Re: Stats collector's idx_blks_hit value is highly misleading in practice

From: Tomas Vondra <tomas(dot)vondra(at)2ndquadrant(dot)com>
To: Peter Geoghegan <pg(at)bowt(dot)ie>
Cc: PostgreSQL Hackers <pgsql-hackers(at)lists(dot)postgresql(dot)org>
Subject: Re: Stats collector's idx_blks_hit value is highly misleading in practice
Date: 2020-10-31 01:46:17
Message-ID: 20201031014617.ukvqjlis7tkdo5ib@development
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On Fri, Oct 16, 2020 at 03:35:51PM -0700, Peter Geoghegan wrote:
>It occurs to mean that statistics collector stats such as
>pg_statio_*_tables.idx_blks_hit are highly misleading in practice
>because they fail to take account of the difference between internal
>pages and leaf pages in B-Tree indexes. These two types of pages are
>in fundamentally different categories, and I think that failing to
>recognize that at the level of these system views makes them much less
>useful. Somebody should probably write a patch that makes this
>difference clear from the system views. Possibly by using some
>generalized notion of "record" pages instead of leaf pages, and
>"metadata" pages instead of internal pages. That would even work with
>hash indexes, I think.
>Consider the following example, which is based on a standard nbtree
>index, but could work in almost the same way with other index access
>We have a pgbench_accounts pkey after initialization by pgbench at
>scale 1500. It has 409,837 leaf pages and 1,451 internal pages,
>meaning that about one third of one percent of all pages in the index
>are internal pages. Occasionally, with indexes on large text strings
>we might notice that as many as 1% of all index pages are internal
>pages, but that's very much on the high side. Generally speaking,
>we're virtually guaranteed to have *all* internal pages in
>shared_buffers once a steady state has been reached. Once the cache
>warms up, point lookups (like the queries pgbench performs) will only
>have to access one leaf page at most, which amounts to only one I/O at
>most. (This asymmetry is the main reason why B-Trees are generally
>very effective when buffered in a buffer cache.)
>If we run the pgbench queries against this database/example index
>we'll find that we have to access 4 index pages per query execution --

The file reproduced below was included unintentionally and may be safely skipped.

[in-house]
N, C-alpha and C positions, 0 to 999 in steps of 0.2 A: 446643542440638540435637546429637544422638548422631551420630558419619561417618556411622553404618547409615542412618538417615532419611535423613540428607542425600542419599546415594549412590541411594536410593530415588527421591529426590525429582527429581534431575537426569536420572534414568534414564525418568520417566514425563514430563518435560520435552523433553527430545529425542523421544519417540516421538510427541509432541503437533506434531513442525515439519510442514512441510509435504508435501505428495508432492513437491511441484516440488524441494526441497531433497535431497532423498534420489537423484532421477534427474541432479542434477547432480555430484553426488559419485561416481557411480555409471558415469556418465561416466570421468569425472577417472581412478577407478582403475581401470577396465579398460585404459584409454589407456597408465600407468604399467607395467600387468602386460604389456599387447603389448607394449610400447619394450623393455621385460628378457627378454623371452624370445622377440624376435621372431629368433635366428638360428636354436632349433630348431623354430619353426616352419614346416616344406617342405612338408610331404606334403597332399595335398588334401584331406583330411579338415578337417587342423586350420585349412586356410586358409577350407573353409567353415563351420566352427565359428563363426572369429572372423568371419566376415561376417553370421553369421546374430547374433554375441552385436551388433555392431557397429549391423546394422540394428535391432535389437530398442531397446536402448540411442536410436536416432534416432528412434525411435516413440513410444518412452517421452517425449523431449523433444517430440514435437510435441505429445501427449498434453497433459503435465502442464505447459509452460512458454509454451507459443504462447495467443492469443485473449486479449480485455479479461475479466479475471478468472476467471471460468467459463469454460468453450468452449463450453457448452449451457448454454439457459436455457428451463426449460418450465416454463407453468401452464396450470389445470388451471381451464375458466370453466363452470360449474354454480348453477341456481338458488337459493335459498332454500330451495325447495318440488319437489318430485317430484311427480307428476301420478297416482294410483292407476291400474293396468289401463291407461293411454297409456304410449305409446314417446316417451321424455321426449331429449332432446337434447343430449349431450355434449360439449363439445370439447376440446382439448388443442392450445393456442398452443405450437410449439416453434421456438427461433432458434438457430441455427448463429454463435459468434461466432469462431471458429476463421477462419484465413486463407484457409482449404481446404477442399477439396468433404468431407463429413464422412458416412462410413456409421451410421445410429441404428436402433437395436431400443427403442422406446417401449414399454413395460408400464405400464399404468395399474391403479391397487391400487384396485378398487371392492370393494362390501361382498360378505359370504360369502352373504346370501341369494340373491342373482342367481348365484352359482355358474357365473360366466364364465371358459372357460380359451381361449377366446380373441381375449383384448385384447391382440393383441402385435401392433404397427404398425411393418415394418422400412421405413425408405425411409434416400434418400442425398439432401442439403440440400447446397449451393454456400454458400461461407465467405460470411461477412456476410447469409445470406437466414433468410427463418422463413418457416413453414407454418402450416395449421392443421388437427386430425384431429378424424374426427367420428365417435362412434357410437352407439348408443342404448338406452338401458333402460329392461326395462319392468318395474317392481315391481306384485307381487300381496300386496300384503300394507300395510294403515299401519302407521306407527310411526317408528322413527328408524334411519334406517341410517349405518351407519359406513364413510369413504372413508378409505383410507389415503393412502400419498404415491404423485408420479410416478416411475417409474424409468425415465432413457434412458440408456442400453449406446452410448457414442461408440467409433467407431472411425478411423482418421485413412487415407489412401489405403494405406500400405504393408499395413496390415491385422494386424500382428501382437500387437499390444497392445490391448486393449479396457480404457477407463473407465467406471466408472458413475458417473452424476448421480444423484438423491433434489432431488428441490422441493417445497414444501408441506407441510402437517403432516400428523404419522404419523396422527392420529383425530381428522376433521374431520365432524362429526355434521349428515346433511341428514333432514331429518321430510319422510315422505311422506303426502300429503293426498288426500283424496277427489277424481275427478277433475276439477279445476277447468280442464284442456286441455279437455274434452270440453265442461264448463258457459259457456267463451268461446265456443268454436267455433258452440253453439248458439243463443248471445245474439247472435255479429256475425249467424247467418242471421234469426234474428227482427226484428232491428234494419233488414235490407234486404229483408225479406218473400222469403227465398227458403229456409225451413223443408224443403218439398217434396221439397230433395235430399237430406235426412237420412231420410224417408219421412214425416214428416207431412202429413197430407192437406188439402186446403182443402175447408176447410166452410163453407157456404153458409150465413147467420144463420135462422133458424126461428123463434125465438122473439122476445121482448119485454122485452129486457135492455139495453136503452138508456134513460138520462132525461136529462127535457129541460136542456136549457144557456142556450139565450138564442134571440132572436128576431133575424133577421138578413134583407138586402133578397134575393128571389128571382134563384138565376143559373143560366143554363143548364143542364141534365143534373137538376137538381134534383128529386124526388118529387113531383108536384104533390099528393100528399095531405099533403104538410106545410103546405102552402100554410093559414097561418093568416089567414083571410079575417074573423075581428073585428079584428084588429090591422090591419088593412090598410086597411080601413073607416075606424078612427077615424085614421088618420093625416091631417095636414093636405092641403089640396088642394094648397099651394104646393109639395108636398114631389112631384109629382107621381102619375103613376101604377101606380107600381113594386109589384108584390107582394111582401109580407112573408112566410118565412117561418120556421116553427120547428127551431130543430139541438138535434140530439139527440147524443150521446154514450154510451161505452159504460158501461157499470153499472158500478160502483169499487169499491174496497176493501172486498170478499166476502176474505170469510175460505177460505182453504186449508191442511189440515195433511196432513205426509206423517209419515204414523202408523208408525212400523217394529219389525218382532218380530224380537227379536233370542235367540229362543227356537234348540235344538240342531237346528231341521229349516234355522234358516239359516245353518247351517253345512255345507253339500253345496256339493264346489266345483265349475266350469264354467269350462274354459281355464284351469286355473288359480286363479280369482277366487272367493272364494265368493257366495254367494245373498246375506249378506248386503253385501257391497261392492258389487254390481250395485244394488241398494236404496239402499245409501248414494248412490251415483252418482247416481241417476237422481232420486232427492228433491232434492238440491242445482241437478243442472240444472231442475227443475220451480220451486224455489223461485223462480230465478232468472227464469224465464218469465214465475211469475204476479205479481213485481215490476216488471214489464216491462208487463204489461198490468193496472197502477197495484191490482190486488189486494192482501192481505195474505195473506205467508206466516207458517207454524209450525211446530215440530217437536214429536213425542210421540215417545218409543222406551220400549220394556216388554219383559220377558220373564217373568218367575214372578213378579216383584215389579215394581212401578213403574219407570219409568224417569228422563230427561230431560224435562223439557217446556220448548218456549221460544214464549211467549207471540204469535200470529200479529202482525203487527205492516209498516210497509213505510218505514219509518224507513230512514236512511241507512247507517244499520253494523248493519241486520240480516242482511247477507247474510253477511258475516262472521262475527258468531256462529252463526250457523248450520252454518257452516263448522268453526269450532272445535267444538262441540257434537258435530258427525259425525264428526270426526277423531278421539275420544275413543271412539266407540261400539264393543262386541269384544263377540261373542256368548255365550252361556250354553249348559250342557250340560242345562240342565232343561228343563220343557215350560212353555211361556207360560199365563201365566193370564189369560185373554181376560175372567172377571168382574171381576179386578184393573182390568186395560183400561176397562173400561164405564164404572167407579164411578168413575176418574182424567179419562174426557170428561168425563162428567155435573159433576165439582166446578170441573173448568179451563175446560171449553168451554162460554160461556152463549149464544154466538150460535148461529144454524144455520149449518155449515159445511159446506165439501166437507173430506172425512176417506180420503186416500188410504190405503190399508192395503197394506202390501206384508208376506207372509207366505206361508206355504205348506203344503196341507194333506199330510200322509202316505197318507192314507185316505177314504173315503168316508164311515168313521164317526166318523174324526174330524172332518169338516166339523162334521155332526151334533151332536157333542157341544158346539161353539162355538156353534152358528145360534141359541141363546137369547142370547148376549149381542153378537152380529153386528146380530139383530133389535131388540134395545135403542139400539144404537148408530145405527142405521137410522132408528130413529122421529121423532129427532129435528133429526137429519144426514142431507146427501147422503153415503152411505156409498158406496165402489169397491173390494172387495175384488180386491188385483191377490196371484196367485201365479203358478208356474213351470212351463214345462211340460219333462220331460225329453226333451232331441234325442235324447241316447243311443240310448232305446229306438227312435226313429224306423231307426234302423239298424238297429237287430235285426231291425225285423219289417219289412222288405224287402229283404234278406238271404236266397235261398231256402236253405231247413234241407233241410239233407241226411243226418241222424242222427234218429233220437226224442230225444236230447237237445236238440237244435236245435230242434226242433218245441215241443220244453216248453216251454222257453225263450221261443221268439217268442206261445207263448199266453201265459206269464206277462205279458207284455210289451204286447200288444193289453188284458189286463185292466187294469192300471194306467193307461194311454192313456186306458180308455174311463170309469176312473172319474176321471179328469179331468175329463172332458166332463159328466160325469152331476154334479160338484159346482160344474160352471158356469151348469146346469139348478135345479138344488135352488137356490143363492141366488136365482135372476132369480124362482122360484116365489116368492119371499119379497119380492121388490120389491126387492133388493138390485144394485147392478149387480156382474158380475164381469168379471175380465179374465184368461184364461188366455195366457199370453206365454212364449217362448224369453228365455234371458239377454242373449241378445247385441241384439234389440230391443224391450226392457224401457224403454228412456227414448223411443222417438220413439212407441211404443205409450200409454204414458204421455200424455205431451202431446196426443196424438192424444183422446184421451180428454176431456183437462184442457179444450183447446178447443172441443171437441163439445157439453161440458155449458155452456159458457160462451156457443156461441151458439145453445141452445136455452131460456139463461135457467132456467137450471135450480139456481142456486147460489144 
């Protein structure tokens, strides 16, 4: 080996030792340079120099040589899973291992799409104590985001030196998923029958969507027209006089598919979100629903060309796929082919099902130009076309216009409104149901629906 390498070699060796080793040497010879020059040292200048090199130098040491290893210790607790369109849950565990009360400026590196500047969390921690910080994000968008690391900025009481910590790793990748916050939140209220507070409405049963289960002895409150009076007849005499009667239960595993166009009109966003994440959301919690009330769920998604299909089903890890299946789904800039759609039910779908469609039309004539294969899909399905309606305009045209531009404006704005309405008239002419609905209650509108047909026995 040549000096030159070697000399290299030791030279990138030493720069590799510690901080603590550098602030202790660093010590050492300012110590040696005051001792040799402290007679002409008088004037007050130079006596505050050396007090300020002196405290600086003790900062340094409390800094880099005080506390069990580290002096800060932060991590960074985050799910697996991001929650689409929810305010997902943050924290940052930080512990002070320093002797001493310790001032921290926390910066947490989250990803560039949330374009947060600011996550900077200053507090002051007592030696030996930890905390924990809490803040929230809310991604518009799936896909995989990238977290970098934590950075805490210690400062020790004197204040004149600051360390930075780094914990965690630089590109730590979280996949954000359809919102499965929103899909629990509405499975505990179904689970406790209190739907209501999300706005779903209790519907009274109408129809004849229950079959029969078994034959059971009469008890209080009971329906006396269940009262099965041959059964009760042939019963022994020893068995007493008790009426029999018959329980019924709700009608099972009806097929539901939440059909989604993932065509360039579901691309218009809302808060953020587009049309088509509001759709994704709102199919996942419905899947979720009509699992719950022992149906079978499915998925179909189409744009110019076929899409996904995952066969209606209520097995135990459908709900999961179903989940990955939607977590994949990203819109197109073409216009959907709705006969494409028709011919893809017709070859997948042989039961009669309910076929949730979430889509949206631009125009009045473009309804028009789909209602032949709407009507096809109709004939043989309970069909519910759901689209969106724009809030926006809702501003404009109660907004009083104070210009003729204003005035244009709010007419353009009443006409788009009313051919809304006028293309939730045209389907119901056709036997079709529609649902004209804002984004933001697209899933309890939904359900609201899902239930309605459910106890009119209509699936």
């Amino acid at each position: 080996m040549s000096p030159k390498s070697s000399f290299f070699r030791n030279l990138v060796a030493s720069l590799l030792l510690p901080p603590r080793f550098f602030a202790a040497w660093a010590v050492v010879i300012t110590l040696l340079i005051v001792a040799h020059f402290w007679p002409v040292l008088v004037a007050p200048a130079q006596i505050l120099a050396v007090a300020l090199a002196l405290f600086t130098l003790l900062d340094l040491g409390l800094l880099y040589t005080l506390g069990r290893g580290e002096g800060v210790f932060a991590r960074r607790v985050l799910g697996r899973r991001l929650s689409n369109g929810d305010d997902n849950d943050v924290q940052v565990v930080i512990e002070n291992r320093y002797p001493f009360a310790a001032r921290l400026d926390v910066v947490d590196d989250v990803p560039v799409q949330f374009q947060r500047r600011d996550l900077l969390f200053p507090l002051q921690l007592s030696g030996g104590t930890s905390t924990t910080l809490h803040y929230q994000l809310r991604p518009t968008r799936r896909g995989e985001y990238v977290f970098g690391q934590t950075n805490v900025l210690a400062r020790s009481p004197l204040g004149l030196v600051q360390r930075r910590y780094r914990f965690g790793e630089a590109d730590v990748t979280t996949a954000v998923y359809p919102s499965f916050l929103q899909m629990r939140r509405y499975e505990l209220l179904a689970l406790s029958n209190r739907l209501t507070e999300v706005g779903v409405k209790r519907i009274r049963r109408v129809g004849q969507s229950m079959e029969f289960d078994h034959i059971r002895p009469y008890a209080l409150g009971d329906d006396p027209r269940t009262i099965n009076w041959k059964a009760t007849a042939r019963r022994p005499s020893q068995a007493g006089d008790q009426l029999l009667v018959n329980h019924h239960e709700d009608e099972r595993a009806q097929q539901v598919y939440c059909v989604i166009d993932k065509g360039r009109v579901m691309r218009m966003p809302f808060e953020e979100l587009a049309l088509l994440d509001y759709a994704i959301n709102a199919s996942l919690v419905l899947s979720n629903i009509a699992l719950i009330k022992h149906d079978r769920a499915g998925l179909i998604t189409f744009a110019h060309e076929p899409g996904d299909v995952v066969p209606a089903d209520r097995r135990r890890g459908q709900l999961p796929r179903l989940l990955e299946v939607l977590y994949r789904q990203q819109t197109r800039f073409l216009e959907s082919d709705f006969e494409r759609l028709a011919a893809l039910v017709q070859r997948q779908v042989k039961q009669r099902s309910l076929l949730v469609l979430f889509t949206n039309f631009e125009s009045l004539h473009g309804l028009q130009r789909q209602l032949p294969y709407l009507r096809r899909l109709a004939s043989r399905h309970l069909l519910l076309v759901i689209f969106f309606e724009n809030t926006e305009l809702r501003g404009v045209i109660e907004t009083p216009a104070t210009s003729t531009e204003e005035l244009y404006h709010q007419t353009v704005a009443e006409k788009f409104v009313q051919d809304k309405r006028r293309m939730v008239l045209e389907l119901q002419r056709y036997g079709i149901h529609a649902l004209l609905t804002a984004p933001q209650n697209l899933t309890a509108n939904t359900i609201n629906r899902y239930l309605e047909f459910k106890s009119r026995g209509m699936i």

>the root, two additional internal pages, plus a leaf page. Based on
>the reasonable assumptions I'm making, 3 out of 4 of those pages will
>be hits when steady state is reached with pgbench's SELECT-only
>workload, regardless of how large shared_buffers is or how bloated the
>index is (we only need 1451 buffers for that, and those are bound to
>get hot quickly).
>The overall effect is idx_blks_hit changes over time in a way that
>makes no sense -- even to an expert. Let's say we start with this
>entire 3213 MB pgbench index in shared_buffers. We should only get
>increments in idx_blks_hit, never increments in idx_blks_read - that
>much makes sense. If we then iteratively shrink shared_buffers (or
>equivalently, make the index grow without adding a new level), the
>proportion of page accesses that increment idx_blks_read (rather than
>incrementing idx_blks_hit) goes up roughly linearly as misses increase
>linearly - which also makes sense. But here is the silly part: we
>cannot really have a hit rate of less than 75% if you compare
>idx_blks_hit to idx_blks_read, unless and until we can barely even fit
>1% of the index in memory (at which point it's hard to distinguish
>from noise). So if we naively consume the current view we'll see a hit
>rate that starts at 100%, and very slowly shrinks to 75%, which is
>where we bottom out (more or less, roughly speaking). This behavior
>seems pretty hard to defend to me.

Yeah. The behavior is technically correct, but it's not very useful for
practical purposes. And most people don't even realize it behaves like
this :-( It's possible to compensate for this effect and estimate the
actually "interesting" hit rate, but if we could have it directly that
would be great.

>If somebody fixed this by putting internal pages into their own bucket
>in the system view, then motivated users would quickly learn that
>internal page stats aren't really useful -- they are only included for
>completeness. They're such a small contributor to the overall hit rate
>that they can simply be ignored completely. The thing that users ought
>to focus on is leaf page hit rate. Now index hit rate (by which I mean
>leaf page hit rate) actually makes sense. Note that Heroku promoted
>simple heuristics like this for many years.
>I suppose that a change like this could end up affecting other things,
>such as EXPLAIN ANALYZE statistics. OTOH we only break out index pages
>separately for bitmap scans at the moment, so maybe it could be fairly
>well targeted. And, maybe this is unappealing given the current
>statistics collector limitations. I'm not volunteering to work on it
>right now, but it would be nice to fix this. Please don't wait for me
>to do it.

It seems to me this should not be a particularly difficult patch in
principle, so suitable for new contributors. The main challenge would be
passing information about what page we're dealing with (internal/leaf)
to the place actually calling pgstat_count_buffer_(read|hit). That
happens in ReadBufferExtended, which just has no idea what page it's
dealing with. Not sure how to do that cleanly ...


Tomas Vondra
PostgreSQL Development, 24x7 Support, Remote DBA, Training & Services

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